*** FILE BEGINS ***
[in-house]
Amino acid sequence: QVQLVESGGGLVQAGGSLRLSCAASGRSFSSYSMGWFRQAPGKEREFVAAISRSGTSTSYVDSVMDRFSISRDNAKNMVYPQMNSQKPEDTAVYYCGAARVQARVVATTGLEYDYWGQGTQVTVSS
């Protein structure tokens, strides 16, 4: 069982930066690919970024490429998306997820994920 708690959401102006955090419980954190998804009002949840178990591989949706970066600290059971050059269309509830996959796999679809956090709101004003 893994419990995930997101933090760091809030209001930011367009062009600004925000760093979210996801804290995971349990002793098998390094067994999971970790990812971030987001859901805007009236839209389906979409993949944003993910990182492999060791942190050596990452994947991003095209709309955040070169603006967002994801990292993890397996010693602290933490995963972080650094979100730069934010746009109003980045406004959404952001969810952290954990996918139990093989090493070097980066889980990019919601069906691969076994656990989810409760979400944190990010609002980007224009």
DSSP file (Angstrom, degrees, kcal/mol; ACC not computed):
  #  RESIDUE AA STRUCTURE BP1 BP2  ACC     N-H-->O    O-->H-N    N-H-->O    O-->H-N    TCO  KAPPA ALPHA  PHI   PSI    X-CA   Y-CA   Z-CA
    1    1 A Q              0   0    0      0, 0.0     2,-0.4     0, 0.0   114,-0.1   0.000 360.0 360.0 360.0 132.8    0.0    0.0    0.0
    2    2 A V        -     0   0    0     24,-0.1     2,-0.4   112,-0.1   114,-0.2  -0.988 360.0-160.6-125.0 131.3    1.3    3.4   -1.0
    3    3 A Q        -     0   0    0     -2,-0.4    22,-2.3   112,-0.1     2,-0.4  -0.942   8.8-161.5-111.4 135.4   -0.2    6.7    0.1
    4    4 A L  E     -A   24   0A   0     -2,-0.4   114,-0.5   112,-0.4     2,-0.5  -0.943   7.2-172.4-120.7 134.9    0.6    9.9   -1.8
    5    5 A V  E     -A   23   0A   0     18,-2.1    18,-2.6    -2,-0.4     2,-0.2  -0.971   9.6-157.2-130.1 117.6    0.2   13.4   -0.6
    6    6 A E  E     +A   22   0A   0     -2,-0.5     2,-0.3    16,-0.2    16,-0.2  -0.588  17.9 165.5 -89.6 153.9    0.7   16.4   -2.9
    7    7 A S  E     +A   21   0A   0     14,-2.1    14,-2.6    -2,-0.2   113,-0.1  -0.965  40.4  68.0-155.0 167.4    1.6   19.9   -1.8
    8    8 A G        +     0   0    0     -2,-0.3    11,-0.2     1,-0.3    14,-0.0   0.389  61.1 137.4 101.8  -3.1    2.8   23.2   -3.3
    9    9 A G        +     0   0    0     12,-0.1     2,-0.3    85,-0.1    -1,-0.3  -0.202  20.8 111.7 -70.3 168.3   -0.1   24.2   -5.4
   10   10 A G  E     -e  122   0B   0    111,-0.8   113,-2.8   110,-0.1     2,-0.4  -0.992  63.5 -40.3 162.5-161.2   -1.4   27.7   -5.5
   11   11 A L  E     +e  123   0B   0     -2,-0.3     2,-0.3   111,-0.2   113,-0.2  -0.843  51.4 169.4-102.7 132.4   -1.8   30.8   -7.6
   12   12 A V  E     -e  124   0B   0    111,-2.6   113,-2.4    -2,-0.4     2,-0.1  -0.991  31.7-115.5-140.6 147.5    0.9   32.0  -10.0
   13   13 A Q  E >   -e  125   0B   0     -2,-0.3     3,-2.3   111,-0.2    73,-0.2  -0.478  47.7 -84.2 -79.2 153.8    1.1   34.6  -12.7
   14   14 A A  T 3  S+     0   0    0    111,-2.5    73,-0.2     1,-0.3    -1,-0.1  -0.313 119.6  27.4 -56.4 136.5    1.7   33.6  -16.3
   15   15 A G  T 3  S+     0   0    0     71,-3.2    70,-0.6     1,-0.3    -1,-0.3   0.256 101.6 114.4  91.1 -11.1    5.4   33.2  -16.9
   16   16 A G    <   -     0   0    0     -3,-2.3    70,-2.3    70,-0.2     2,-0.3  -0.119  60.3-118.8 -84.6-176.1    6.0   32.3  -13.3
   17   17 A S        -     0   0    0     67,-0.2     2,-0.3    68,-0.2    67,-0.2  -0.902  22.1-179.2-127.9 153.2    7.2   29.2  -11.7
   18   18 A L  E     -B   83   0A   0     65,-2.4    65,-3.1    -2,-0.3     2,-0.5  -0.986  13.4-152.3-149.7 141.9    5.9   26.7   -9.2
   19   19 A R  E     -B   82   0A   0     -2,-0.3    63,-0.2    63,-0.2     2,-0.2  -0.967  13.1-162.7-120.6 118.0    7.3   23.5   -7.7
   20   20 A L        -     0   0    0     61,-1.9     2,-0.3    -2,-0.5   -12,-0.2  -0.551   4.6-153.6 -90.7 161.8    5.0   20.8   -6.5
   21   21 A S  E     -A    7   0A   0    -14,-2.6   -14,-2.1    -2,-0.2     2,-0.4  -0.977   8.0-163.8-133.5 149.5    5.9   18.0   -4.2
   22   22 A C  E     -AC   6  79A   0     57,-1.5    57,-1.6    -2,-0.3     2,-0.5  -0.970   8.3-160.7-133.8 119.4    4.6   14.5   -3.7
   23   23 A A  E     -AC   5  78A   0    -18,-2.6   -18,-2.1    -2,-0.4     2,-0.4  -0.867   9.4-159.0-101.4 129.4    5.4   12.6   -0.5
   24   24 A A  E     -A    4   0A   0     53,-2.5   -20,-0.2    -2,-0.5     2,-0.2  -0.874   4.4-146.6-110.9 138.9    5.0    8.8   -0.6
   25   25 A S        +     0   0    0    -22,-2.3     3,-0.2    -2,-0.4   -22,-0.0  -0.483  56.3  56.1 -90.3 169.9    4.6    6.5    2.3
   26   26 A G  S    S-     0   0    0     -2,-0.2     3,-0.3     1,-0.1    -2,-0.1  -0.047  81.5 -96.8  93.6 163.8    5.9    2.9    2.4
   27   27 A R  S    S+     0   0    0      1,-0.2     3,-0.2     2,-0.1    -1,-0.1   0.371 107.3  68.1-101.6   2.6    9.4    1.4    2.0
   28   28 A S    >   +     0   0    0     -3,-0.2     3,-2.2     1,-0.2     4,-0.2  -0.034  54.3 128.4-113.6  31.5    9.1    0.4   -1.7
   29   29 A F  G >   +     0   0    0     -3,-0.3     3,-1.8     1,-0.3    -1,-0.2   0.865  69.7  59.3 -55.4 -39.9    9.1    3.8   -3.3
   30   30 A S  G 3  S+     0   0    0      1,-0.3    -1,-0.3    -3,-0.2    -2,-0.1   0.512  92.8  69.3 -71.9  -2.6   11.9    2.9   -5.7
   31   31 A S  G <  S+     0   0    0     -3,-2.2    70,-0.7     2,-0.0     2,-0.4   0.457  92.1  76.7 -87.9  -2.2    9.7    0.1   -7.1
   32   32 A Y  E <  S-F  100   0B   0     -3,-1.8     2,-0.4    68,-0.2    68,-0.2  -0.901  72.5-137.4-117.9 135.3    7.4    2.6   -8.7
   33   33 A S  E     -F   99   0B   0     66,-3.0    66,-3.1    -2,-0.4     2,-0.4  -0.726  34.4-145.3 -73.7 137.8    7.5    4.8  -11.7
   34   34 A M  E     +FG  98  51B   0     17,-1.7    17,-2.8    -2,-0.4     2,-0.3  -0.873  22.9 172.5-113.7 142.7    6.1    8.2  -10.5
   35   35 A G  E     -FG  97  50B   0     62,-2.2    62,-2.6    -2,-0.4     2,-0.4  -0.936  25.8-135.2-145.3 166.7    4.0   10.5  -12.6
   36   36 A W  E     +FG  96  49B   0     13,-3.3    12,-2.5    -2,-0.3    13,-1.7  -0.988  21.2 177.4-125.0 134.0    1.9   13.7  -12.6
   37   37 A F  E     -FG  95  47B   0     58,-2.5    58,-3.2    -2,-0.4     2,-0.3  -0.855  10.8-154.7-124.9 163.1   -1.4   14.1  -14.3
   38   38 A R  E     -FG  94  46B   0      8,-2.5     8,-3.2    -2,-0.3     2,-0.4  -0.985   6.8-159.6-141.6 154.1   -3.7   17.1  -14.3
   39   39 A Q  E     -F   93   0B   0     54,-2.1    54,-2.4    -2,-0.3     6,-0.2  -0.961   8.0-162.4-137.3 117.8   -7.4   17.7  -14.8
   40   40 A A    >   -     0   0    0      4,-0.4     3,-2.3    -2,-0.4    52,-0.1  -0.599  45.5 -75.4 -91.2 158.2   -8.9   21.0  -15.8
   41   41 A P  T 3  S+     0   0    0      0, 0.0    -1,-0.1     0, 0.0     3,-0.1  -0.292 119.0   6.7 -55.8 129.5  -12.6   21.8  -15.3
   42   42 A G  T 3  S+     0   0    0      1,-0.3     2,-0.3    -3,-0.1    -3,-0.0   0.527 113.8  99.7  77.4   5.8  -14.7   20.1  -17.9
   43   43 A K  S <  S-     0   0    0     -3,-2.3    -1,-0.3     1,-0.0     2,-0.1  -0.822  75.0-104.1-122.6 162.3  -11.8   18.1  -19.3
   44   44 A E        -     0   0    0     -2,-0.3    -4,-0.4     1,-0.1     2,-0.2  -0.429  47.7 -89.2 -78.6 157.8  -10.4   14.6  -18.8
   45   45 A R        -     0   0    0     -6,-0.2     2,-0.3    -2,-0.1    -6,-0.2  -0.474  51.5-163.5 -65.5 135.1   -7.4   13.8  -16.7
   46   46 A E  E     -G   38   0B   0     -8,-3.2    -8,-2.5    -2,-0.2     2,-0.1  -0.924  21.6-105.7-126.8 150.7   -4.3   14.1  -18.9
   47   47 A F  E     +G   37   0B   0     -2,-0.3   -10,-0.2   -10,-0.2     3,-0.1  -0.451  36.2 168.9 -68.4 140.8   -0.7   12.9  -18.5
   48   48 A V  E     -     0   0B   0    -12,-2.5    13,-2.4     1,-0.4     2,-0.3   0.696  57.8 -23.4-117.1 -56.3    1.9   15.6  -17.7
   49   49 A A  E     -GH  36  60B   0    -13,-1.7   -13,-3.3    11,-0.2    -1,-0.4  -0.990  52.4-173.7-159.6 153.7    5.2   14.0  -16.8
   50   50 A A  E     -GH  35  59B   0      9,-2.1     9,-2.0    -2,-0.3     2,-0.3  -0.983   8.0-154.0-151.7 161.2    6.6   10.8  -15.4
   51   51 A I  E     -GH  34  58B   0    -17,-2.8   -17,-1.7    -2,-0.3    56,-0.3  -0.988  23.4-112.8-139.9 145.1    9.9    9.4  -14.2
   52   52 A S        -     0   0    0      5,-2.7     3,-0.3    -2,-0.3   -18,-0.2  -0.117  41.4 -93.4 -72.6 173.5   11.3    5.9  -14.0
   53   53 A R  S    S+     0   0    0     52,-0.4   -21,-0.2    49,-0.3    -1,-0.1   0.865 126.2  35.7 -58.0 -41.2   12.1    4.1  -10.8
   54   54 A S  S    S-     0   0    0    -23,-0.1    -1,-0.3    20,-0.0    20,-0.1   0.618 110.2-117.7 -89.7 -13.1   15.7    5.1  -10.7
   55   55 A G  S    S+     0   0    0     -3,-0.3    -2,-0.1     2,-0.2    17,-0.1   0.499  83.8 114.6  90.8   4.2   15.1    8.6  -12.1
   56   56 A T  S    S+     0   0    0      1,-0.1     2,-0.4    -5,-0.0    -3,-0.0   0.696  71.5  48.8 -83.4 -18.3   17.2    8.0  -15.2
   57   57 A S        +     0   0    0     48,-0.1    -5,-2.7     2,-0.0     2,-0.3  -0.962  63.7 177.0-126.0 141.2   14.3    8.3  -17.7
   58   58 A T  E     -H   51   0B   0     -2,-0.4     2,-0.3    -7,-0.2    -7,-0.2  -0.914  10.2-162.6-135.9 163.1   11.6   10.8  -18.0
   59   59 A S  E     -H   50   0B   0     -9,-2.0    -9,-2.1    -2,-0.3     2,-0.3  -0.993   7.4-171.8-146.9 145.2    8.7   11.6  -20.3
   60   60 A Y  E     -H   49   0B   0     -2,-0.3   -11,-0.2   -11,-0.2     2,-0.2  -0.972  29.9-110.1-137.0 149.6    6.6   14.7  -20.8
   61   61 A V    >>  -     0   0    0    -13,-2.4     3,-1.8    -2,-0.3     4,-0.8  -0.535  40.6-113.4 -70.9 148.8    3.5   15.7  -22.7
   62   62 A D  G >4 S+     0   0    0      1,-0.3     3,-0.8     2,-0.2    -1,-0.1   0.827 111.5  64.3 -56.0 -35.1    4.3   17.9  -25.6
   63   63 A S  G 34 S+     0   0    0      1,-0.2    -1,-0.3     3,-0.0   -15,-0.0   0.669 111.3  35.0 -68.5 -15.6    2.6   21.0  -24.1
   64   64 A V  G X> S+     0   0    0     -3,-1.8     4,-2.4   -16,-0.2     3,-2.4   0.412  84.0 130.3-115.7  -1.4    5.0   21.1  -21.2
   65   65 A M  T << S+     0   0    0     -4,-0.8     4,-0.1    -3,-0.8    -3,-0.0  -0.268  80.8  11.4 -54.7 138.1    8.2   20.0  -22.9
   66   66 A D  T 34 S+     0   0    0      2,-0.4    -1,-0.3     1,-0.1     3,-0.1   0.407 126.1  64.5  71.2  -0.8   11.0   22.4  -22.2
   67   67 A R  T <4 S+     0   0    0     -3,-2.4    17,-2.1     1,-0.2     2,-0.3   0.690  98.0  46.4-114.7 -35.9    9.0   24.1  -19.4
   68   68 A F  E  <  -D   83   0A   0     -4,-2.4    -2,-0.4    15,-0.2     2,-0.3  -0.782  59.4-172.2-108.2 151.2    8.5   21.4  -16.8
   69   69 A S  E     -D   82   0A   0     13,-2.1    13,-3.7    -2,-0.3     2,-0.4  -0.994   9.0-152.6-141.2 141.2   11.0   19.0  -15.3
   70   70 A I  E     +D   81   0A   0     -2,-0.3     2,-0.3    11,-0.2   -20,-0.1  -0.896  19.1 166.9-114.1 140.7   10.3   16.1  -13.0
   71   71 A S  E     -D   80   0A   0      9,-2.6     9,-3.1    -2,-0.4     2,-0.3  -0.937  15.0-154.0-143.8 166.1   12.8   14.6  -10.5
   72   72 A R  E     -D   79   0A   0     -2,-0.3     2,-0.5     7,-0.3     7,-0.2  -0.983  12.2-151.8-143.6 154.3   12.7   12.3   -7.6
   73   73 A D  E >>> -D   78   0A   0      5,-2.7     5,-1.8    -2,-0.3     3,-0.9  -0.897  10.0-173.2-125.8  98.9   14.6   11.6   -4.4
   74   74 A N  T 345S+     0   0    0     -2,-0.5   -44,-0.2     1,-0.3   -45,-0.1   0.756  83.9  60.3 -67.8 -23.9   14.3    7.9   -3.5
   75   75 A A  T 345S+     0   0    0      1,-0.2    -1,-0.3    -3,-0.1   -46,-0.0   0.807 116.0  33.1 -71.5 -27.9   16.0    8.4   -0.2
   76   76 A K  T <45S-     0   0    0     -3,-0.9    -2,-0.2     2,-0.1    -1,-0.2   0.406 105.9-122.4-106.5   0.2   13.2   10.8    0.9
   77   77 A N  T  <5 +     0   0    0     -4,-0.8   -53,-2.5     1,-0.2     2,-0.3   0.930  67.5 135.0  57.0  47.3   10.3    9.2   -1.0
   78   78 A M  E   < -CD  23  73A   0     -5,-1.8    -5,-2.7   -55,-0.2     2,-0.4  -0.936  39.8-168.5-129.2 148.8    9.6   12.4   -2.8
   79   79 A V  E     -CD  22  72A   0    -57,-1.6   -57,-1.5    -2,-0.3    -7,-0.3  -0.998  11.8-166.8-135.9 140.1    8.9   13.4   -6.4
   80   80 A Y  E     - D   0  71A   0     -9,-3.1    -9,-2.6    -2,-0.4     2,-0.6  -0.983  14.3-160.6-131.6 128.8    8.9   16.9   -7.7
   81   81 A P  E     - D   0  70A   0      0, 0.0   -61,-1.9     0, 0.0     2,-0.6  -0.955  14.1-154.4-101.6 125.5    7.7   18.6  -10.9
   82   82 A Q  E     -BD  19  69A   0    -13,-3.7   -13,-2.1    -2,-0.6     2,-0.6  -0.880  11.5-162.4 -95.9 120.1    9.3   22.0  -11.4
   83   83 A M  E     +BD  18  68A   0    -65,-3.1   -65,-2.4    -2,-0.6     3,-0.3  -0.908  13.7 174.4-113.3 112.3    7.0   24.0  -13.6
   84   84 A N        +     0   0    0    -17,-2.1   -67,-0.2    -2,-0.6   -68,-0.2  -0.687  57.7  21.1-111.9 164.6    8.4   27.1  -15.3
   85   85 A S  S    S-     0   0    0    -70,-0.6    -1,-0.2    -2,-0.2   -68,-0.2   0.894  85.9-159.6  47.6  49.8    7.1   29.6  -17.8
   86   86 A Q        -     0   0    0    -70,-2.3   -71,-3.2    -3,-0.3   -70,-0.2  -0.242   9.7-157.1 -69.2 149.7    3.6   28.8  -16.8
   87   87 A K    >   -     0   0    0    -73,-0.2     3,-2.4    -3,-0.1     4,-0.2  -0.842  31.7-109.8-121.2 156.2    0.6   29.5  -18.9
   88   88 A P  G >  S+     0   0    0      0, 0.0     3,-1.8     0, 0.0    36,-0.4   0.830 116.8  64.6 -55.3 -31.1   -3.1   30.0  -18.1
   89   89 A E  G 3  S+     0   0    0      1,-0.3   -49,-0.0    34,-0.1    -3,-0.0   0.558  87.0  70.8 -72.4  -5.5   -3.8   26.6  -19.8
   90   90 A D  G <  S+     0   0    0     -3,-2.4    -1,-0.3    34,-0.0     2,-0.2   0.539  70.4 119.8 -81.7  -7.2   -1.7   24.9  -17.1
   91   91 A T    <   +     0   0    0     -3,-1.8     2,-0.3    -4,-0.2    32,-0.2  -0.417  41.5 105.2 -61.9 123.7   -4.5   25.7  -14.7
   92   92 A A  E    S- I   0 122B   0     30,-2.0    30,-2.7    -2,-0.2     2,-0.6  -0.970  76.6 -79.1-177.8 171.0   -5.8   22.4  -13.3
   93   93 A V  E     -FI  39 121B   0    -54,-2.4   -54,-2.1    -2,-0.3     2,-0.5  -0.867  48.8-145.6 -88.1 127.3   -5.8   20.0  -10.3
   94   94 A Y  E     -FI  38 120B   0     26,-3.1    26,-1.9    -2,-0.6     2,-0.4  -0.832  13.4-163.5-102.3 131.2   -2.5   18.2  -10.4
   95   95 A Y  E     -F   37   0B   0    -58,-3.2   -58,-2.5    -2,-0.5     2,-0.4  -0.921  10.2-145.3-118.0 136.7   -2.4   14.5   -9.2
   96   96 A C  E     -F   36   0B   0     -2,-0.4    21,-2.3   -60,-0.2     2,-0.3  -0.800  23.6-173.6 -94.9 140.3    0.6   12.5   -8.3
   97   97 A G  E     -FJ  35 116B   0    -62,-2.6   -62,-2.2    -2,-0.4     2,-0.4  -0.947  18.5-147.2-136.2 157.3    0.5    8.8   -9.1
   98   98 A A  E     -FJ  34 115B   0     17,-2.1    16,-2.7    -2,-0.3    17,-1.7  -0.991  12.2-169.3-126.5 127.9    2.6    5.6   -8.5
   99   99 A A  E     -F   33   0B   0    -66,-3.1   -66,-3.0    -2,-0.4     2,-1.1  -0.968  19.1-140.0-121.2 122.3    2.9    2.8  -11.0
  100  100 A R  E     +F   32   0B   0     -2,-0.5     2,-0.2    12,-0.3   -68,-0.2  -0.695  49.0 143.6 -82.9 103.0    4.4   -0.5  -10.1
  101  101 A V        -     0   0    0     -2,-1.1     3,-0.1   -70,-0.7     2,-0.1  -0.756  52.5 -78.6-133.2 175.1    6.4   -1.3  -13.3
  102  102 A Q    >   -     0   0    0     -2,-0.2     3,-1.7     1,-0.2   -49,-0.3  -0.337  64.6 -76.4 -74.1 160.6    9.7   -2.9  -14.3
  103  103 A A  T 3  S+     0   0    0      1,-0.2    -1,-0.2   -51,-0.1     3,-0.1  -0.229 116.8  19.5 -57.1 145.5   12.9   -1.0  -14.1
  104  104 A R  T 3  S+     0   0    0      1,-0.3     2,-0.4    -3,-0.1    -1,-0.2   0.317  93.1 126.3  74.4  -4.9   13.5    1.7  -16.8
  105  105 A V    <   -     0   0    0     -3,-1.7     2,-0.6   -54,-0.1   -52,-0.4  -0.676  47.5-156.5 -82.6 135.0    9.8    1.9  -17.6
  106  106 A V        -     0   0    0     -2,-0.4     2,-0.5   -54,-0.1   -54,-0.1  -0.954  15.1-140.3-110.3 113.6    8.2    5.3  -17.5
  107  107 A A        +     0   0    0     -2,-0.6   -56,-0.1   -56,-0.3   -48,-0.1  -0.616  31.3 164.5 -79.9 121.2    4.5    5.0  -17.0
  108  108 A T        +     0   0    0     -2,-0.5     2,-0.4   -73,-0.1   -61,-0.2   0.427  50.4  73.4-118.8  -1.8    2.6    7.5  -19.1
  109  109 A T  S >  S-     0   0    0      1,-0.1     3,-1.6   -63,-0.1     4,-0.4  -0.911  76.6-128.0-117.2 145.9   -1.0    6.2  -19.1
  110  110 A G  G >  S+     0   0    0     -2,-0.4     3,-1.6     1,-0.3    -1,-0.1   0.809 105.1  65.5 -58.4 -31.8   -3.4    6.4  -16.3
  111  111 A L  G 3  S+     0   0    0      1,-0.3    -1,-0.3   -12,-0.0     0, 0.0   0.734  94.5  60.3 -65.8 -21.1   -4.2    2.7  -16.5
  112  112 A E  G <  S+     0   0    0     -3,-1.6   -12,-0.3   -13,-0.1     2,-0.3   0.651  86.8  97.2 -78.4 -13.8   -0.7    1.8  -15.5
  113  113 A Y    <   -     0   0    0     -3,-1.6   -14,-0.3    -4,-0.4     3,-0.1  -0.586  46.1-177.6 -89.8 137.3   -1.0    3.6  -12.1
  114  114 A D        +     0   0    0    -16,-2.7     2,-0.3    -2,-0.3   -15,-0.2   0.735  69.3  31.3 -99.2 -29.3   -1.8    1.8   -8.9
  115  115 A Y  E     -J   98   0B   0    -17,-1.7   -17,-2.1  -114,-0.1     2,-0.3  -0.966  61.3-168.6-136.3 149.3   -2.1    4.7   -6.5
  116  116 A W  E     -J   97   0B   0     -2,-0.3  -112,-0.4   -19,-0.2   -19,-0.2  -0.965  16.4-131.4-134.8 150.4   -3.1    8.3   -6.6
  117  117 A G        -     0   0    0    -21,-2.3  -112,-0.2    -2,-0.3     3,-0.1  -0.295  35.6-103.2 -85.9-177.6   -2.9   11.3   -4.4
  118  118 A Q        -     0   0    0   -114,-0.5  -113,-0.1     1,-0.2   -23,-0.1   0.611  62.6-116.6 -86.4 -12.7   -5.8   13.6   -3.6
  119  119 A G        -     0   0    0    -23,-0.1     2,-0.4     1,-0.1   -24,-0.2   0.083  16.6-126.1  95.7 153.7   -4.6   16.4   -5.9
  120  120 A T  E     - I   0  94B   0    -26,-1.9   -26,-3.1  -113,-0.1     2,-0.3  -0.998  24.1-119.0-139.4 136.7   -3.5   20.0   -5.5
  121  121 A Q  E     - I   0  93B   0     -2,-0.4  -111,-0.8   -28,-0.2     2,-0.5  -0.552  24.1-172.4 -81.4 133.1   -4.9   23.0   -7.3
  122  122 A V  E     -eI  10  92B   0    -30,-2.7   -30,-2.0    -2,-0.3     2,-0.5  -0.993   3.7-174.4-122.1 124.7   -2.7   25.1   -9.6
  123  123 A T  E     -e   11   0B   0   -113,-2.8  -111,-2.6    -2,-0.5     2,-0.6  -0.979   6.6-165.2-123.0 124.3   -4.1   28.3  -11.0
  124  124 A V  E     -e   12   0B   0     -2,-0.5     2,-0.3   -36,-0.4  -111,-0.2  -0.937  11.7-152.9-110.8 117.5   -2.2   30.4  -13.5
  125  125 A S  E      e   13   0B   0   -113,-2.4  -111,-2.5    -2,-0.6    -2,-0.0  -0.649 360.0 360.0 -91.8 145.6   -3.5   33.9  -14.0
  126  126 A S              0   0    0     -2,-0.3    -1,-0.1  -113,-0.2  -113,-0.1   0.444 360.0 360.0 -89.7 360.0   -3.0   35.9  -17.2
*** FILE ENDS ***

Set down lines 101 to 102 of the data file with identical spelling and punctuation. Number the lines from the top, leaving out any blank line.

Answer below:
   96   96 A C  E     -F   36   0B   0     -2,-0.4    21,-2.3   -60,-0.2     2,-0.3  -0.800  23.6-173.6 -94.9 140.3    0.6   12.5   -8.3
   97   97 A G  E     -FJ  35 116B   0    -62,-2.6   -62,-2.2    -2,-0.4     2,-0.4  -0.947  18.5-147.2-136.2 157.3    0.5    8.8   -9.1